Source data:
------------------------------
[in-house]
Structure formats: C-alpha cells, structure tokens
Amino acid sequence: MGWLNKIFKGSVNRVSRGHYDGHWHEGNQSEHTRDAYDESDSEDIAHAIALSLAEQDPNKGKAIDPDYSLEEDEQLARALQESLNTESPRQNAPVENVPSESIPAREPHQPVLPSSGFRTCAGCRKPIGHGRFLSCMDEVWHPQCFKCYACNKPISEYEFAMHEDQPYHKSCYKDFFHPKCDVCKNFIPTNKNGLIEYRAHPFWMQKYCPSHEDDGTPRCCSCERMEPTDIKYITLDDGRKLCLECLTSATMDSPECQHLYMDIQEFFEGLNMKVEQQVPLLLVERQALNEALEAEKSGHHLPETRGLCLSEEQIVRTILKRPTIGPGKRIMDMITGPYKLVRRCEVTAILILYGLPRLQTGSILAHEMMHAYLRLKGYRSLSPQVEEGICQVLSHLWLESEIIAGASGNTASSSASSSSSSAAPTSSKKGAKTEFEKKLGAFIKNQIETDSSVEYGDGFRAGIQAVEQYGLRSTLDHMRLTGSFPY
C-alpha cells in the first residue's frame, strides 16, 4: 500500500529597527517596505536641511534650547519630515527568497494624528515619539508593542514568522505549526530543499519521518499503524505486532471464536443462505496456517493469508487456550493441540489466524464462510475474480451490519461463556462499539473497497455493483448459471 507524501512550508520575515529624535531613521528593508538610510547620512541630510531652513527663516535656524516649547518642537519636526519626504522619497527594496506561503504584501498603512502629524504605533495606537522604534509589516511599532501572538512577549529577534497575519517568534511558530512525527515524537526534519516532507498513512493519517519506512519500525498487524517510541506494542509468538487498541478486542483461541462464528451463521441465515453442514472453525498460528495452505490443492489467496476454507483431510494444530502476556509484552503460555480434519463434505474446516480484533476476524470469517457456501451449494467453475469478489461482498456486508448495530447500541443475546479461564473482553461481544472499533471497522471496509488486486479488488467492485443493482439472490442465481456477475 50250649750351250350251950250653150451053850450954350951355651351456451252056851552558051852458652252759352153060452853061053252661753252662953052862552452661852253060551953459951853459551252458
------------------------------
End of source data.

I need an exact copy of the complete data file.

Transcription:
[in-house]
Structure formats: C-alpha cells, structure tokens
Amino acid sequence: MGWLNKIFKGSVNRVSRGHYDGHWHEGNQSEHTRDAYDESDSEDIAHAIALSLAEQDPNKGKAIDPDYSLEEDEQLARALQESLNTESPRQNAPVENVPSESIPAREPHQPVLPSSGFRTCAGCRKPIGHGRFLSCMDEVWHPQCFKCYACNKPISEYEFAMHEDQPYHKSCYKDFFHPKCDVCKNFIPTNKNGLIEYRAHPFWMQKYCPSHEDDGTPRCCSCERMEPTDIKYITLDDGRKLCLECLTSATMDSPECQHLYMDIQEFFEGLNMKVEQQVPLLLVERQALNEALEAEKSGHHLPETRGLCLSEEQIVRTILKRPTIGPGKRIMDMITGPYKLVRRCEVTAILILYGLPRLQTGSILAHEMMHAYLRLKGYRSLSPQVEEGICQVLSHLWLESEIIAGASGNTASSSASSSSSSAAPTSSKKGAKTEFEKKLGAFIKNQIETDSSVEYGDGFRAGIQAVEQYGLRSTLDHMRLTGSFPY
C-alpha cells in the first residue's frame, strides 16, 4: 500500500529597527517596505536641511534650547519630515527568497494624528515619539508593542514568522505549526530543499519521518499503524505486532471464536443462505496456517493469508487456550493441540489466524464462510475474480451490519461463556462499539473497497455493483448459471 507524501512550508520575515529624535531613521528593508538610510547620512541630510531652513527663516535656524516649547518642537519636526519626504522619497527594496506561503504584501498603512502629524504605533495606537522604534509589516511599532501572538512577549529577534497575519517568534511558530512525527515524537526534519516532507498513512493519517519506512519500525498487524517510541506494542509468538487498541478486542483461541462464528451463521441465515453442514472453525498460528495452505490443492489467496476454507483431510494444530502476556509484552503460555480434519463434505474446516480484533476476524470469517457456501451449494467453475469478489461482498456486508448495530447500541443475546479461564473482553461481544472499533471497522471496509488486486479488488467492485443493482439472490442465481456477475 50250649750351250350251950250653150451053850450954350951355651351456451252056851552558051852458652252759352153060452853061053252661753252662953052862552452661852253060551953459951853459551252458